Rhododendron vs. Azalea has many people confused about whether these plants are the same or two separate species.
Due to many shared characteristics, Azaleas and Rhododendrons fall into the same genus classification. But they are not the same plant. Instead, they are two varieties of ornamental shrubs that produce vibrant colors from spring to summer. Keep reading to find out more about the Azalea and the rhododendron plants.
Are Rhododendron and Azaleas the same plant?
Azaleas and Rhododendron plants both fall under the Rhododendron genus. There are over 900 species and more than 20,000 hybrids. But the two plants used to fall into two separate groups.
These two species are close relatives but are not the same plant. Because Azaleas fall into the Rhododendron genus, all Azaleas are Rhododendron species. However, not all Rhododendron plants are Azaleas.
Planting Zones for Rhododendron
Rhododendron plants grow in USDA hardiness zones 4 through 10. These plants have better cold hardiness than Azaleas but are fussier.
They do best in climates that aren’t too cold but also aren’t too hot. Areas, where they thrive the most, include Northern California, the upper areas of the South, and the Northwest, including the Pacific Northwest.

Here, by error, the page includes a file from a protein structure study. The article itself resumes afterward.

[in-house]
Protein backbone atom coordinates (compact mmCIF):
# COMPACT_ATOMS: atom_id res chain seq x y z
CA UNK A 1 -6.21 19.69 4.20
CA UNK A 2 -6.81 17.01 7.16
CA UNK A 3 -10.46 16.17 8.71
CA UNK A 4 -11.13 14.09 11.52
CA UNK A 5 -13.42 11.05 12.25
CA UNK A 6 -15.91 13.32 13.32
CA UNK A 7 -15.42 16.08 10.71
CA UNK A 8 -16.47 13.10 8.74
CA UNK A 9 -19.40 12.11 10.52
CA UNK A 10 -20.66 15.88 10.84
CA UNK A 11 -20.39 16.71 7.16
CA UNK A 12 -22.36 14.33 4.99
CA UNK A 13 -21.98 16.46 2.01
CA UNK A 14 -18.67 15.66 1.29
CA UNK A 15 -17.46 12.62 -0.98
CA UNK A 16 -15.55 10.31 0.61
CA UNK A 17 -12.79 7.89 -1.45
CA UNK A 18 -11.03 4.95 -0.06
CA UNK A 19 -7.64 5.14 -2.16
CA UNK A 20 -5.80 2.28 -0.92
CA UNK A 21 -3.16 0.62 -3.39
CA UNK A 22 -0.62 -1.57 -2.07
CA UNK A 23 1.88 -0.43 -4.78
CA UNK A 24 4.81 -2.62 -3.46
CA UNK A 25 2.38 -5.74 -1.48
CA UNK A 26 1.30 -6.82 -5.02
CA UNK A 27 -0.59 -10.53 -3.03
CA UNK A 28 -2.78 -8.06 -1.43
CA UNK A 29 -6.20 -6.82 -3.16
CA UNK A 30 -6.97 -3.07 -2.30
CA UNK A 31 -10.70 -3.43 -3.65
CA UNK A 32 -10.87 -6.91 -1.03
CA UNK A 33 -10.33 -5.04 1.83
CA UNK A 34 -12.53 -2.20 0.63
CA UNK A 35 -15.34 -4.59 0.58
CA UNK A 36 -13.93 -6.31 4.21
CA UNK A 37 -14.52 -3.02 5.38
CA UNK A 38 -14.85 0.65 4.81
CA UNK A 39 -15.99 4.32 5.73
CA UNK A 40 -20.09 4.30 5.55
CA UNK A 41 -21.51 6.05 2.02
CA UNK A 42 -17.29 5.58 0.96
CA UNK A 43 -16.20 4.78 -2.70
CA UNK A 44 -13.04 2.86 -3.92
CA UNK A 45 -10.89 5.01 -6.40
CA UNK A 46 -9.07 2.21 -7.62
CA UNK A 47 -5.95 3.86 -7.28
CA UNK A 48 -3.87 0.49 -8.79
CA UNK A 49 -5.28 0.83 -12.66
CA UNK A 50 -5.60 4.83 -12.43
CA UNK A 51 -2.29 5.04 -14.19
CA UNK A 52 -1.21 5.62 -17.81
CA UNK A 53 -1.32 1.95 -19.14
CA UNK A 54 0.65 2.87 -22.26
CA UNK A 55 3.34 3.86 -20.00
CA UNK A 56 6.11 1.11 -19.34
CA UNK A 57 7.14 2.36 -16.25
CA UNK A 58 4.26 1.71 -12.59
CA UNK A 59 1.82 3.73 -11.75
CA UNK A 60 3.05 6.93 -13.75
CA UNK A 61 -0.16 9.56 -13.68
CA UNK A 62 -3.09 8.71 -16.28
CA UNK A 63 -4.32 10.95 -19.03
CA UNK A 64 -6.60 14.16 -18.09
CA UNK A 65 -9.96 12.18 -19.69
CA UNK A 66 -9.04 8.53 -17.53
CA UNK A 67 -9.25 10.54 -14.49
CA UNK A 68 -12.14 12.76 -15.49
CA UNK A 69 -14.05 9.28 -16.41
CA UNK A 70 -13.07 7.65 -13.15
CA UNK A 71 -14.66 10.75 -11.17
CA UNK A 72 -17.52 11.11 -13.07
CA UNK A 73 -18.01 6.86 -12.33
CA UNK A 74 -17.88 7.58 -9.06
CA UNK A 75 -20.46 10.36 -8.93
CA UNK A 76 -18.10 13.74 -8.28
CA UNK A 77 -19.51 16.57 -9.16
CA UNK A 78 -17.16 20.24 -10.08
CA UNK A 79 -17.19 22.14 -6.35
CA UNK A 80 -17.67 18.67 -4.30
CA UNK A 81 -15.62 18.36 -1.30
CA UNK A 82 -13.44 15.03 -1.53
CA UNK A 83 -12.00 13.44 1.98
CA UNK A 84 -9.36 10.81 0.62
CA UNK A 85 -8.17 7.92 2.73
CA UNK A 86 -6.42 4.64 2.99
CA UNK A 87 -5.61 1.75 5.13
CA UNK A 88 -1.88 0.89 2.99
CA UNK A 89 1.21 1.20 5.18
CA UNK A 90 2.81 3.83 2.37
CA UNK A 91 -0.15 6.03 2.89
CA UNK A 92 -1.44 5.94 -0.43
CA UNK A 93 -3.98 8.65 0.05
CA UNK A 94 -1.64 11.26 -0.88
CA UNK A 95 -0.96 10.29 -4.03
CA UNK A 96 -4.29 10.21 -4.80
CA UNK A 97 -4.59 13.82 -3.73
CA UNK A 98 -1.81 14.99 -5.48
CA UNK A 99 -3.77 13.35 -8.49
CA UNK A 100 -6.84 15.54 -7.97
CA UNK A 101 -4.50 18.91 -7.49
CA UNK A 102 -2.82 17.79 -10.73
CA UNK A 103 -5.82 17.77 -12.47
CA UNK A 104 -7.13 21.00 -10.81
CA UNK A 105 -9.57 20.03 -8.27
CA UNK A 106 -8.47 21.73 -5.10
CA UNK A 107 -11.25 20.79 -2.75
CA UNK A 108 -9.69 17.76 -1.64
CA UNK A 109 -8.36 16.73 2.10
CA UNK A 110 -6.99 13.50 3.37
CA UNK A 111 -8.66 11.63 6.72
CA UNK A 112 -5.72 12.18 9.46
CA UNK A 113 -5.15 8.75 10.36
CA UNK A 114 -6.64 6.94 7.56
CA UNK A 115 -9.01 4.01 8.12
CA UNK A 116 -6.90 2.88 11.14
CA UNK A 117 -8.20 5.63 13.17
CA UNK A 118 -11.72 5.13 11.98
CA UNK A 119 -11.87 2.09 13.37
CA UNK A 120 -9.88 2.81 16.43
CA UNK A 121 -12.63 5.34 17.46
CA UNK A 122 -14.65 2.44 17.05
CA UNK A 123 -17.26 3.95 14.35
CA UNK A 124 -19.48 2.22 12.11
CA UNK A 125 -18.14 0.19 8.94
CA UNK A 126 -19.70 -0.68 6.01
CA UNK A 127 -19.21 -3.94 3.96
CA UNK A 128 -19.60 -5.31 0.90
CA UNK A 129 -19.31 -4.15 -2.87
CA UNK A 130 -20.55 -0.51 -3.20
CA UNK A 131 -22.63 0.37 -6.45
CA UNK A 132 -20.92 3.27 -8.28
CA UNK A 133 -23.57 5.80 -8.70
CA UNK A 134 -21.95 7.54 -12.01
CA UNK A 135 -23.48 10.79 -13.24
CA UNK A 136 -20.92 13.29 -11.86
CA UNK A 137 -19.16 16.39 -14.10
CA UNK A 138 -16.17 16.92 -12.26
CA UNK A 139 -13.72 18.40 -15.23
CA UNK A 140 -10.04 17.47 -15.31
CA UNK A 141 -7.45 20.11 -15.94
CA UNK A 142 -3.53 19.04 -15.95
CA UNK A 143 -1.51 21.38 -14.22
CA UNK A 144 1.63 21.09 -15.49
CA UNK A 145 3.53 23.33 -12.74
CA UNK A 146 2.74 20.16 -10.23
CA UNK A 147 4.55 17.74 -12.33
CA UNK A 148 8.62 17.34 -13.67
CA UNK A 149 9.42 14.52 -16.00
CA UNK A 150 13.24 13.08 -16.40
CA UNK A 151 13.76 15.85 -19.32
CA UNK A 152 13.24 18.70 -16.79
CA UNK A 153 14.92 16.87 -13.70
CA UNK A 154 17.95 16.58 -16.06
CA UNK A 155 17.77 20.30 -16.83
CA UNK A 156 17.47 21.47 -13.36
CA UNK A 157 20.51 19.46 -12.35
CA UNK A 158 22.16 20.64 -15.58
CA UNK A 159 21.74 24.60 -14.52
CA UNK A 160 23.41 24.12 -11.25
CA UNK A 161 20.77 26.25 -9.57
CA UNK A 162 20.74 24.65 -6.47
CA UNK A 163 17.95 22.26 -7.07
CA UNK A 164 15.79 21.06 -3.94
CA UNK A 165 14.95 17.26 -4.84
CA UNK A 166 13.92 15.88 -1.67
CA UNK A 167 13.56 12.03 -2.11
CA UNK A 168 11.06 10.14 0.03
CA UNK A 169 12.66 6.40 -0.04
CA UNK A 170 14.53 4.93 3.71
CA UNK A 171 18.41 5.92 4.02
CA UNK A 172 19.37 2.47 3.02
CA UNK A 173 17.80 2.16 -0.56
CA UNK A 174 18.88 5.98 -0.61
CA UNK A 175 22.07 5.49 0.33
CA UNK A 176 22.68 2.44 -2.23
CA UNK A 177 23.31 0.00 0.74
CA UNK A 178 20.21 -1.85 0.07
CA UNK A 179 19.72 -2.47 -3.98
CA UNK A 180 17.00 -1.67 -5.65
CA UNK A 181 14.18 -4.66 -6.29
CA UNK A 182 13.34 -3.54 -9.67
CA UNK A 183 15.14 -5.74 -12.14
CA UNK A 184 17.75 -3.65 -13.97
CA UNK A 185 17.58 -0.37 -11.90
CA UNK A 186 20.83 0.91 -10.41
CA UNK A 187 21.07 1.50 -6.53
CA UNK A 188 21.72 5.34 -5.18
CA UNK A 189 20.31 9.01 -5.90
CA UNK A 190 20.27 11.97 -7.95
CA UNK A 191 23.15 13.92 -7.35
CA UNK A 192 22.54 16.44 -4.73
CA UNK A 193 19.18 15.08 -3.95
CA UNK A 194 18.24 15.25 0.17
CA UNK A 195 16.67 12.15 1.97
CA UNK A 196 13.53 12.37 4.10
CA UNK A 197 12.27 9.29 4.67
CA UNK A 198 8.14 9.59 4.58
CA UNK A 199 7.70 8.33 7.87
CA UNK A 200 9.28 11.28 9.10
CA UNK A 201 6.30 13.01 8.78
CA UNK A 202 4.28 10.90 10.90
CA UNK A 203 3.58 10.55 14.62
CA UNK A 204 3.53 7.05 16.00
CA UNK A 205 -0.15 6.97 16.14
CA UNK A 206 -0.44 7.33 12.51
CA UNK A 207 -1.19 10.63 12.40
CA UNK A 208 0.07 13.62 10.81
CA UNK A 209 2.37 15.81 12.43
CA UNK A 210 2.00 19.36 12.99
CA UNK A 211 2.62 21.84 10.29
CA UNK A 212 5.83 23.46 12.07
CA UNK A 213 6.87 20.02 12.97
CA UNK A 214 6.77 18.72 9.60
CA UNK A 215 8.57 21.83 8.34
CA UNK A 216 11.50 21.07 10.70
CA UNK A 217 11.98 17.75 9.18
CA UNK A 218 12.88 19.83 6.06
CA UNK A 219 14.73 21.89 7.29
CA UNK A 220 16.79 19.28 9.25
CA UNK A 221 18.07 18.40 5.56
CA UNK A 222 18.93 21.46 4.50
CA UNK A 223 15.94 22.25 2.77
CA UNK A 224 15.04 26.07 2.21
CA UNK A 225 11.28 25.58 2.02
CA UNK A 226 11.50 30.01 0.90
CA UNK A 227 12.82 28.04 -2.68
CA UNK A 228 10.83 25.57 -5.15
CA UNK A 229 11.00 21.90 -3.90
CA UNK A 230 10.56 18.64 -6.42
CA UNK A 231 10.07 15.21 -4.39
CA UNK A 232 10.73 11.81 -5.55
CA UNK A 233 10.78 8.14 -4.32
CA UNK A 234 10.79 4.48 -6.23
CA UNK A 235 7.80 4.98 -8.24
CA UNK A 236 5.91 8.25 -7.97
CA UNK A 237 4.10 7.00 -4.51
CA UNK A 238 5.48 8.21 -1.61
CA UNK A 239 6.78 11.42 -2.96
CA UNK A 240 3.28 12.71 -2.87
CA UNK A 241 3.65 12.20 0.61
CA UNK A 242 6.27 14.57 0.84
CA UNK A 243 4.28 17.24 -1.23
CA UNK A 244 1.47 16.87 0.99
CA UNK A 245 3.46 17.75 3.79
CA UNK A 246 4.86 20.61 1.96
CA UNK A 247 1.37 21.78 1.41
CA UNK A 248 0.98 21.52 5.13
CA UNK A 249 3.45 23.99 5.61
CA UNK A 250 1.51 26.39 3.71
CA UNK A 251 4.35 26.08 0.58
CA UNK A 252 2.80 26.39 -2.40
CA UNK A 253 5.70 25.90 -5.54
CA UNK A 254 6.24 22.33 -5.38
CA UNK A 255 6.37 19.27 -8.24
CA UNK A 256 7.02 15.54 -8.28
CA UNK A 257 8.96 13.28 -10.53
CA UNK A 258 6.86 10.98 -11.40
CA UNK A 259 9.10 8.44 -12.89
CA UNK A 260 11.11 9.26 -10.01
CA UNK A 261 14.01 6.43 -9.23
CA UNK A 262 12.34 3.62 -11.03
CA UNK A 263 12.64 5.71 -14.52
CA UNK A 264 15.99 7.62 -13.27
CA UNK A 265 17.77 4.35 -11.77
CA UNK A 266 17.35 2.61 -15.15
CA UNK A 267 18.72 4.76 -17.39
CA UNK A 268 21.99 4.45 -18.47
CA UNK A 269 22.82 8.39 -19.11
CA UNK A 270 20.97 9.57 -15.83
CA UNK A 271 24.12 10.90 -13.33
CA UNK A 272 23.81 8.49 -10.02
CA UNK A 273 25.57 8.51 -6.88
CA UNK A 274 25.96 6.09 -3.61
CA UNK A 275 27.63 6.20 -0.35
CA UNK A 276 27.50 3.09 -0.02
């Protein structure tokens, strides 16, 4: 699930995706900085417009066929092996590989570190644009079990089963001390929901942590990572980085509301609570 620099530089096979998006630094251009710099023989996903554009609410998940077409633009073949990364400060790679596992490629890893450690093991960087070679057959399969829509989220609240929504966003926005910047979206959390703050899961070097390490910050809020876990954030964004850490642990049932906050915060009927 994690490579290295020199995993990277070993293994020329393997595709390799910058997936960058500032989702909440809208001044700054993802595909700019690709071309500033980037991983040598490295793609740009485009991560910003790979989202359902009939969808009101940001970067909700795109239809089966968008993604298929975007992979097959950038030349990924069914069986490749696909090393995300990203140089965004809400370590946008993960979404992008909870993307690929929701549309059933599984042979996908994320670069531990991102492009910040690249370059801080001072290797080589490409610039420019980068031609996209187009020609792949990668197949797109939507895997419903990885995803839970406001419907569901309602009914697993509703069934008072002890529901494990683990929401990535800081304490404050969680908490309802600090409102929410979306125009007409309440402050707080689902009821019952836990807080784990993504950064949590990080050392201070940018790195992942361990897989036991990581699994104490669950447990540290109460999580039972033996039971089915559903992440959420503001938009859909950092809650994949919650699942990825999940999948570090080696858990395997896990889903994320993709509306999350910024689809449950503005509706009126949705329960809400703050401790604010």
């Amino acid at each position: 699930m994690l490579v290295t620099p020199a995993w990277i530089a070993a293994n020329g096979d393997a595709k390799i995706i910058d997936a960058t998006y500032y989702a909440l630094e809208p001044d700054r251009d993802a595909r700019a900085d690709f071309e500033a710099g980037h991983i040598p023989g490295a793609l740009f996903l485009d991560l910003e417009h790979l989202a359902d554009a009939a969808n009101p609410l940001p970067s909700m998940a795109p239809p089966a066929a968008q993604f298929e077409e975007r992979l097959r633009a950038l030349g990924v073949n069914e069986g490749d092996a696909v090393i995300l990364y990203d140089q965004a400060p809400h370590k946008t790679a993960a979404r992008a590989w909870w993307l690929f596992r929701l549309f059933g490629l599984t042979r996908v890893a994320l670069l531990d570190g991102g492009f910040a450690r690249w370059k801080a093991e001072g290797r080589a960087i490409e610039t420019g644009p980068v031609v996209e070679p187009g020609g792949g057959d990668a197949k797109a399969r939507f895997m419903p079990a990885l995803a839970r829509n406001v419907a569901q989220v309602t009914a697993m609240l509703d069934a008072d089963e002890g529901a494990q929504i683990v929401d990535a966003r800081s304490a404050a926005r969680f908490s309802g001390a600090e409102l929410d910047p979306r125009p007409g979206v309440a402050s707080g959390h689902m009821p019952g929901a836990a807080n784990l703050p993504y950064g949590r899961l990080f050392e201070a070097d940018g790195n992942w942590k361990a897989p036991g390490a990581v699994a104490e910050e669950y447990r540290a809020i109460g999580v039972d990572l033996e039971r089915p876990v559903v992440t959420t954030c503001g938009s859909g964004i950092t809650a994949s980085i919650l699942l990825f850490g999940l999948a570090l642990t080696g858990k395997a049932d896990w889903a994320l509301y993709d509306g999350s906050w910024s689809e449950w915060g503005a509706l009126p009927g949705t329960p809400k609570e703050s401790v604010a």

Planting Zones for Azalea
Azalea plants are easy to grow in zones 6 to 8 as perennials. But they can be hardy in zones 7 through 9. When planted below zone 7, your Azaleas will require different care to keep them protected through winter.
They do best in the humid, hot, and wet climates found in the South, primarily the Coastal and Deep south.
What are the Main Differences – Rhododendron vs Azalea?
Azaleas can be evergreen or deciduous plants that grow between 1 and 2 feet tall, with hairy, soft, thin leaves and small stems with one to three flowers.
Azalea flowers have 5 to 6 stamens that hang out of the center of the funnel tube shape. Azaleas also have a higher risk of getting diseases and bloom in the early spring.
Rhododendrons are typically evergreen, although there are some deciduous options. All of the species produce flowers in late spring. Evergreen species have thick, leathery large leaves, with some having tiny dots – scales – on the bottom.
These larger bushes can reach 20 feet wide, with fewer thick stems and bell-shaped flowers in trusses – large clusters – with each flower having ten stamens or more.
The color of the flowers is also different between Azalea and Rhododendron plants. Azaleas come in lavender, white, yellow, purple, pink, red, orange, and lavender. But rhododendrons come in fewer colors of purple, white, red, orchid pink, and occasionally yellow.
Where is the Best Place to Plant Rhododendron?
Rhododendrons require organic, fertile, acidic, moist, well-draining soil. Unfortunately, your plants can’t handle wet dirt or periods of drought. However, these plants can grow year-round in warm climates and do best when you add compost around the hole before planting.
Your plants also require a sheltered planting location that will provide dappled shade. But don’t choose a site of deep shade beneath larger trees. You can have open planting sites in dry, cold winds, given your plants have protection to avoid the stem bark from splitting or leaf scorches.